tisdag 23 oktober 2012

The comfort of home

It's been a year now. A year of Battlefield 3. Last year at about this time, the beta had closed and I was obsessed. I counted the days. When the game dropped I ran from work to pick it up and posted a picture of myself holding it, just to tease my husband who worked late and would be hours behind me when he got home.

Do you remember those weird bugs and glitches? Like the turtlenecks on prone soldiers? I miss them.

I have played close to a thousand hours total on my three accounts. Of those hours, I probably spent the most time on Metro, Seine Crossing and Grand Bazaar. But I know them all so well. Caspian Border, Noshahr canals, Operation Firestorm. Ziba Tower. Strike at Karkand. Donya Fortress. Gulf of Oman. These are real places to me. I have been there. Nowadays, they feel like home. I know every corner, every angle of them. I know exactly from where you can shoot at what with which gun. I know where people will go and where they will run.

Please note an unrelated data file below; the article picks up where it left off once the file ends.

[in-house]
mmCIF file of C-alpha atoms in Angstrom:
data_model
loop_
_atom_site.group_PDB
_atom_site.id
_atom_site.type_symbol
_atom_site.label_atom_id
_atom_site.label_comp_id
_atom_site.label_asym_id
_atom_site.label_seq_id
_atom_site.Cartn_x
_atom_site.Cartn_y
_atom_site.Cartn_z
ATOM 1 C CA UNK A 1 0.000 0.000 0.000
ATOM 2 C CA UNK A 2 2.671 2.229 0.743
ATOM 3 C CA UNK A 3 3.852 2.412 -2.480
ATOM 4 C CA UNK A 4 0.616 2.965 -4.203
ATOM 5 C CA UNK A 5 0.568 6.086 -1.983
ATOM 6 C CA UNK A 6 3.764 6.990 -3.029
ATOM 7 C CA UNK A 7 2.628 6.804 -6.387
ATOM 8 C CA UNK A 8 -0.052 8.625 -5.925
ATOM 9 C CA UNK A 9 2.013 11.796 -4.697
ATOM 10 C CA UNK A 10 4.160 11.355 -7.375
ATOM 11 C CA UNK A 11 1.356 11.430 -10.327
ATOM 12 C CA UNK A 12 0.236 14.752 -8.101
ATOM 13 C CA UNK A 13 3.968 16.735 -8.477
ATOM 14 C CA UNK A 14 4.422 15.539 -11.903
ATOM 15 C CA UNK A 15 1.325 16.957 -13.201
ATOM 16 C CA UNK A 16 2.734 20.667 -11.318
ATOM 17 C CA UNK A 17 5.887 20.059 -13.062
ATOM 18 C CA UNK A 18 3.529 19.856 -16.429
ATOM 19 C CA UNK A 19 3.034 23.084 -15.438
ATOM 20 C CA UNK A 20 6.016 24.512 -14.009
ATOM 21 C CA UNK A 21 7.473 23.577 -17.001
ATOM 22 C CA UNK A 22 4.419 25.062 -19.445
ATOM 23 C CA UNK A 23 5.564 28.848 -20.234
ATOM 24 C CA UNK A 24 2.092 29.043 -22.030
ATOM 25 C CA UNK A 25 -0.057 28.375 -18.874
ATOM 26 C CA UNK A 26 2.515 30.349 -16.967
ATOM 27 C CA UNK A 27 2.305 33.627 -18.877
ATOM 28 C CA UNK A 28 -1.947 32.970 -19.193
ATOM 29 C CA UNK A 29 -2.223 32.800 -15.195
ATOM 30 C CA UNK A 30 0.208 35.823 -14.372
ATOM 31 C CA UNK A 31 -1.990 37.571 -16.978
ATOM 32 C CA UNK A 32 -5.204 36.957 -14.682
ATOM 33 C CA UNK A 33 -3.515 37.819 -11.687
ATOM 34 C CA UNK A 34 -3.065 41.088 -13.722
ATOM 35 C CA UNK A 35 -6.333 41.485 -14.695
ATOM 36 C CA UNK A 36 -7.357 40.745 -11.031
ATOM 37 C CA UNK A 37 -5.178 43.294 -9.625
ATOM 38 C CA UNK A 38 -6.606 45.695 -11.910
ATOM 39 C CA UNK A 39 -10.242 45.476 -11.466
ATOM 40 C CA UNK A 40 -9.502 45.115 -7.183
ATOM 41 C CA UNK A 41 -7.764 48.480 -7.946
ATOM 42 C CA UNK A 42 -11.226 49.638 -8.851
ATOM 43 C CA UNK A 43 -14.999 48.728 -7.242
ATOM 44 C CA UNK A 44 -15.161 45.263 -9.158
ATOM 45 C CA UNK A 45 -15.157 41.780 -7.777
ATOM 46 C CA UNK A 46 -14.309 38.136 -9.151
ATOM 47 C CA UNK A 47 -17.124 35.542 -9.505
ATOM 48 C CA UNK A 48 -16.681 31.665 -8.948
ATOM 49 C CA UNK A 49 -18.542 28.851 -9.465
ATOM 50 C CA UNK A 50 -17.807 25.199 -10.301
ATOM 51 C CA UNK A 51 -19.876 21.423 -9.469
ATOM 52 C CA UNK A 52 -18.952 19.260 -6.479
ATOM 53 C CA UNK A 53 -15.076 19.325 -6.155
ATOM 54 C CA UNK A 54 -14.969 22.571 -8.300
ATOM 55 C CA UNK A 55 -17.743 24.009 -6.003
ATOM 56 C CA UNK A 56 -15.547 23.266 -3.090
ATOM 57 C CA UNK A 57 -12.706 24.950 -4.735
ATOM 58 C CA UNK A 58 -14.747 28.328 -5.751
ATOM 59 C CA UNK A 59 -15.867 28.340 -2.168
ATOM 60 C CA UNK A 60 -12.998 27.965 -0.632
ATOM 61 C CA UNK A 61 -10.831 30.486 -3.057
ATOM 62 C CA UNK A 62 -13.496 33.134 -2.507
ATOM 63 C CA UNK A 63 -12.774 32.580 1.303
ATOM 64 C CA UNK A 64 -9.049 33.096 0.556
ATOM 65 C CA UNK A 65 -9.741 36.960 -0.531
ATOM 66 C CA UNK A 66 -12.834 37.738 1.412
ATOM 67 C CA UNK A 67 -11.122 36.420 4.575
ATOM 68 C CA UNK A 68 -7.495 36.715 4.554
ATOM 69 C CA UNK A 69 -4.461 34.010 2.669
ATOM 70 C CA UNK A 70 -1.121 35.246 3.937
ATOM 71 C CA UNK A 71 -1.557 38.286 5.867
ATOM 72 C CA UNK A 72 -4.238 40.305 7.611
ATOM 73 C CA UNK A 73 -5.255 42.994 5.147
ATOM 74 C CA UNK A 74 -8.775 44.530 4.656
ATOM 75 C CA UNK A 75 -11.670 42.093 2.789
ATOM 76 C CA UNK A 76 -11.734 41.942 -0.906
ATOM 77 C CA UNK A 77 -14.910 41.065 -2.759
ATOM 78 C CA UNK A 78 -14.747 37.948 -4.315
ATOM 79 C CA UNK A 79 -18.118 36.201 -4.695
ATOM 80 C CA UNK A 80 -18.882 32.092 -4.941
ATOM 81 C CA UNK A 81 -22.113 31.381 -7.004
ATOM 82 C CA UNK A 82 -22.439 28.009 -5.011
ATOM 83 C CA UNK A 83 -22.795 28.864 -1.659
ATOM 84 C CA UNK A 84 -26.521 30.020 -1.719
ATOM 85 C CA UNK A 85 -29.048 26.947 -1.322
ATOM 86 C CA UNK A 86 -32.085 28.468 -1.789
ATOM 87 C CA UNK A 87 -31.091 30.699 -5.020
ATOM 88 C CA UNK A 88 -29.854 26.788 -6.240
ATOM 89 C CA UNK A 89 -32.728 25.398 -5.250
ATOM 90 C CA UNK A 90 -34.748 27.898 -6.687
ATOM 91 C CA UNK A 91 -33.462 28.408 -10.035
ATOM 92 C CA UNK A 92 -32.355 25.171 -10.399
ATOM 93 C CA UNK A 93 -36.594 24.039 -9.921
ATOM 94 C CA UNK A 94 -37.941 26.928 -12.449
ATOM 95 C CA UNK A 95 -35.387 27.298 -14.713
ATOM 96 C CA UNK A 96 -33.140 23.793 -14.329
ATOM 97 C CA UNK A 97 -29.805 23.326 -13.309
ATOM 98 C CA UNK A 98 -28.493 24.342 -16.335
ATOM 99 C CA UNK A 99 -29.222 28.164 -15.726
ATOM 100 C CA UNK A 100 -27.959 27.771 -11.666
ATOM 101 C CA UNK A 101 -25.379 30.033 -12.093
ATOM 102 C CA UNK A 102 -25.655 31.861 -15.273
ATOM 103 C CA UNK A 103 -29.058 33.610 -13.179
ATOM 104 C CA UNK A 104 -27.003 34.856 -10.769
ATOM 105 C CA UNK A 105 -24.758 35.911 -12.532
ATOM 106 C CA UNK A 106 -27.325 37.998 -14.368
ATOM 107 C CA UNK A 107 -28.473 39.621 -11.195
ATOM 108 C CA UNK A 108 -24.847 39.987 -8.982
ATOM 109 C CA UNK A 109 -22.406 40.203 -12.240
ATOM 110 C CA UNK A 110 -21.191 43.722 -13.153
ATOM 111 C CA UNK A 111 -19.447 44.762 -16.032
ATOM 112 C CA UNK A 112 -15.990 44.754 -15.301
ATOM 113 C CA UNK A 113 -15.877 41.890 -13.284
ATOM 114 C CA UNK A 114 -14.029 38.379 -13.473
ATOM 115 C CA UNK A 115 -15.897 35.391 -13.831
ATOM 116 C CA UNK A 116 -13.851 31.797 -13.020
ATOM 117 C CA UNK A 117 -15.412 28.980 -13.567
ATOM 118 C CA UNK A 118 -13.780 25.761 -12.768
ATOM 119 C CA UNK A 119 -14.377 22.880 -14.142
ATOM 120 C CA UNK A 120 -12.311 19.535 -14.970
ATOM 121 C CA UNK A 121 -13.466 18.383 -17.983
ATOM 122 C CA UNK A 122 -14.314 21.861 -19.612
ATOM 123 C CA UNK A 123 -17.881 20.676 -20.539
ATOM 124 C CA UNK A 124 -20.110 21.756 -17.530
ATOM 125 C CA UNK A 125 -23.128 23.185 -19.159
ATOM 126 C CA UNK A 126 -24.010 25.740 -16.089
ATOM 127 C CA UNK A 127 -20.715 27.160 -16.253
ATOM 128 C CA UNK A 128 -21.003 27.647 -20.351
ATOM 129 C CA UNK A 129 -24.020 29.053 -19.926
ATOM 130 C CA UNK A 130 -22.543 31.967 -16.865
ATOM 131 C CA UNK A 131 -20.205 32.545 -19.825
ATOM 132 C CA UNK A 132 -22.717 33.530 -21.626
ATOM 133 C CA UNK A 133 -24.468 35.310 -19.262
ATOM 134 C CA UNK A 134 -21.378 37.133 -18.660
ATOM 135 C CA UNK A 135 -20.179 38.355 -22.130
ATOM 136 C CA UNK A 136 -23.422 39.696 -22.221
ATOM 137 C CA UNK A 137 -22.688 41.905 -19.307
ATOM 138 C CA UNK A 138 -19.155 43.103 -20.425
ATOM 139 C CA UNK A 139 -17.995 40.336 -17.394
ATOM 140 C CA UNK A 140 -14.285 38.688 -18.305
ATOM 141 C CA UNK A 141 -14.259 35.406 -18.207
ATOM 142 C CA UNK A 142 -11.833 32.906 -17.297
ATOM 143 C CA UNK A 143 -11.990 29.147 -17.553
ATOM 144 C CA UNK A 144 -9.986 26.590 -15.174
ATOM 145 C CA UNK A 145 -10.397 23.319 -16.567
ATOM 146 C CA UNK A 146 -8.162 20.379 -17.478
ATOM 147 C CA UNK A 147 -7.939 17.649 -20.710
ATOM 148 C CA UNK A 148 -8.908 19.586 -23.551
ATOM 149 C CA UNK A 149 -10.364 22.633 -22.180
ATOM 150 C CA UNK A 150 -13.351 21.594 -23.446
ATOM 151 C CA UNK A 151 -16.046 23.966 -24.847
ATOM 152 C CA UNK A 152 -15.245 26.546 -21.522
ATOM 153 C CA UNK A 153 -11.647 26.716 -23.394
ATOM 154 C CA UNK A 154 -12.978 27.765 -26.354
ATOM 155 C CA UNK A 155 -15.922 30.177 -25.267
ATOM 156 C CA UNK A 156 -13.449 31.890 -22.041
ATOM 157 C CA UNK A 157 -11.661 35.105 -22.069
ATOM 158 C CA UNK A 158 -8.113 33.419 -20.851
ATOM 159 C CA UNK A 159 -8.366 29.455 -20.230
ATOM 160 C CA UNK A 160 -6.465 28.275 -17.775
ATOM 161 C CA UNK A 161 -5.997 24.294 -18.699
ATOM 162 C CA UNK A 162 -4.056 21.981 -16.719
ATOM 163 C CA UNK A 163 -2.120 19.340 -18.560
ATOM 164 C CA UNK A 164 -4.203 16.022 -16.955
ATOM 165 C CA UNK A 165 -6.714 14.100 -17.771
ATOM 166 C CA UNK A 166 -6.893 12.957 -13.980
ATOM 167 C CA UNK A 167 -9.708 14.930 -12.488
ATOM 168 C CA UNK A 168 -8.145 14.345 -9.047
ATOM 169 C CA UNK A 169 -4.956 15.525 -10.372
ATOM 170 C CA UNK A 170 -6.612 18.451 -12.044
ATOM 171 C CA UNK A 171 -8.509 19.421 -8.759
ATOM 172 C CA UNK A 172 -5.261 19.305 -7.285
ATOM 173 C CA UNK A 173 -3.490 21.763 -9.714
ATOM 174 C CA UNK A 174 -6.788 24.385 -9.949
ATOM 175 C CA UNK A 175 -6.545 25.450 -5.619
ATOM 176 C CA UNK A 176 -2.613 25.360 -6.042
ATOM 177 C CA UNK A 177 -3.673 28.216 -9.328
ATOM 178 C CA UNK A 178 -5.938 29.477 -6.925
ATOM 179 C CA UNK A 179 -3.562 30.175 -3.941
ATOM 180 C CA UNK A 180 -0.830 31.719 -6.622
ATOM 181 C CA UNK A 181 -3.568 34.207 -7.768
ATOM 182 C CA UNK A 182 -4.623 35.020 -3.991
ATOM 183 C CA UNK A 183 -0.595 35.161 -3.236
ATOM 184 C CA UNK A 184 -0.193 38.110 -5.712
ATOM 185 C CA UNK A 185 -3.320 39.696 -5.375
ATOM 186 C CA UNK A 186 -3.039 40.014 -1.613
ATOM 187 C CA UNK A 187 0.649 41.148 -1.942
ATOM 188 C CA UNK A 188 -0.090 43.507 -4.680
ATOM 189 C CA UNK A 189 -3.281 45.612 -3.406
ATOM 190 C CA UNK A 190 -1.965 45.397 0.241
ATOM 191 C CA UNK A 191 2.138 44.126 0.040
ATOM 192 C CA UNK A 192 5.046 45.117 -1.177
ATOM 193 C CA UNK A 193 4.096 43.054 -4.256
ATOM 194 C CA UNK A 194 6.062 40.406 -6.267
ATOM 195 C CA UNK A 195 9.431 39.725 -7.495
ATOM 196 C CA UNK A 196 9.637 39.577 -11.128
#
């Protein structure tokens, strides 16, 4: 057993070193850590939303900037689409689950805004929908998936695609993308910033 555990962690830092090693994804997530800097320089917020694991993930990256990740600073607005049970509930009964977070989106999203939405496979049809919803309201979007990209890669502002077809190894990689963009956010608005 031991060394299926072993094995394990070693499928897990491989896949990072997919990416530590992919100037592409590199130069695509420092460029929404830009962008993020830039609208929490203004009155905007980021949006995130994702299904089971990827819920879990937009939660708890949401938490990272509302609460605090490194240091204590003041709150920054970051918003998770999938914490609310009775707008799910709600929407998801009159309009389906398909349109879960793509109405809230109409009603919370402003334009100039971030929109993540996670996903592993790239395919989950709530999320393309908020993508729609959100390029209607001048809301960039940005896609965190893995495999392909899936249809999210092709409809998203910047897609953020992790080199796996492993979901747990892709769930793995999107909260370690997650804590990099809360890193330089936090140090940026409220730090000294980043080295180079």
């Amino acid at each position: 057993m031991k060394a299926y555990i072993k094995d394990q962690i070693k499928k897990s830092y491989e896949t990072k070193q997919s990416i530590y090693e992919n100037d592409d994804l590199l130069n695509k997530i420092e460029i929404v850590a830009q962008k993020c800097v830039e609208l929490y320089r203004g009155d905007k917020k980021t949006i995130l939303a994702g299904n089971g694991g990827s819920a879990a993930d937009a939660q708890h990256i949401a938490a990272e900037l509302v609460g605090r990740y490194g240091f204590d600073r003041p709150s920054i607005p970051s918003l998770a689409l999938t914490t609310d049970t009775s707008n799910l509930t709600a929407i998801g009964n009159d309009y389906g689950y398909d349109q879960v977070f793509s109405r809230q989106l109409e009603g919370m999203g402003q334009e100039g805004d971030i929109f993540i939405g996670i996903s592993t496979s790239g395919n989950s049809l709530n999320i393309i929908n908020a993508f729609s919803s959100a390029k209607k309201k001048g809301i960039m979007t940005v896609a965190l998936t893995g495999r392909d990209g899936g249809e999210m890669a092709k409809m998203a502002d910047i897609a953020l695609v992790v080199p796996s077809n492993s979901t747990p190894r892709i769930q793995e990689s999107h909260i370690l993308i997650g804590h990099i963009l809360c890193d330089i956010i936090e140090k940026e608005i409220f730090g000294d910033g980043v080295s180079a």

And I do not tire.

Still every round is different.

Every round, I find myself in some new situation and I need to make snap decisions to survive or reach an objective.

And still, I see things I've never seen before. Last night, a bicycle came flying through the air from across the map and landed on the head of the guy I was shooting at. He died and I'm not sure if it was the bike or me.

I live longer now.  I plan far ahead.

I don't get as upset anymore when I die, I mostly just respawn and focus.

I think I have changed much more than the game has. For all the tweaks and patches and DLC, it is still what it was in the beta. You are given a setting, tools and an objective. Go. But I, I have changed so much more as a player of the game and as a gamer overall.

A year down the road, me and BF3 has settled, moved in together, established routines. I often recognise the names of one or two of the players in a round, having played with or against them before. Out of the millions of players there is, I'd say that is a sign that I'm getting comfortable here in digital Iran.

And there is no place like home.

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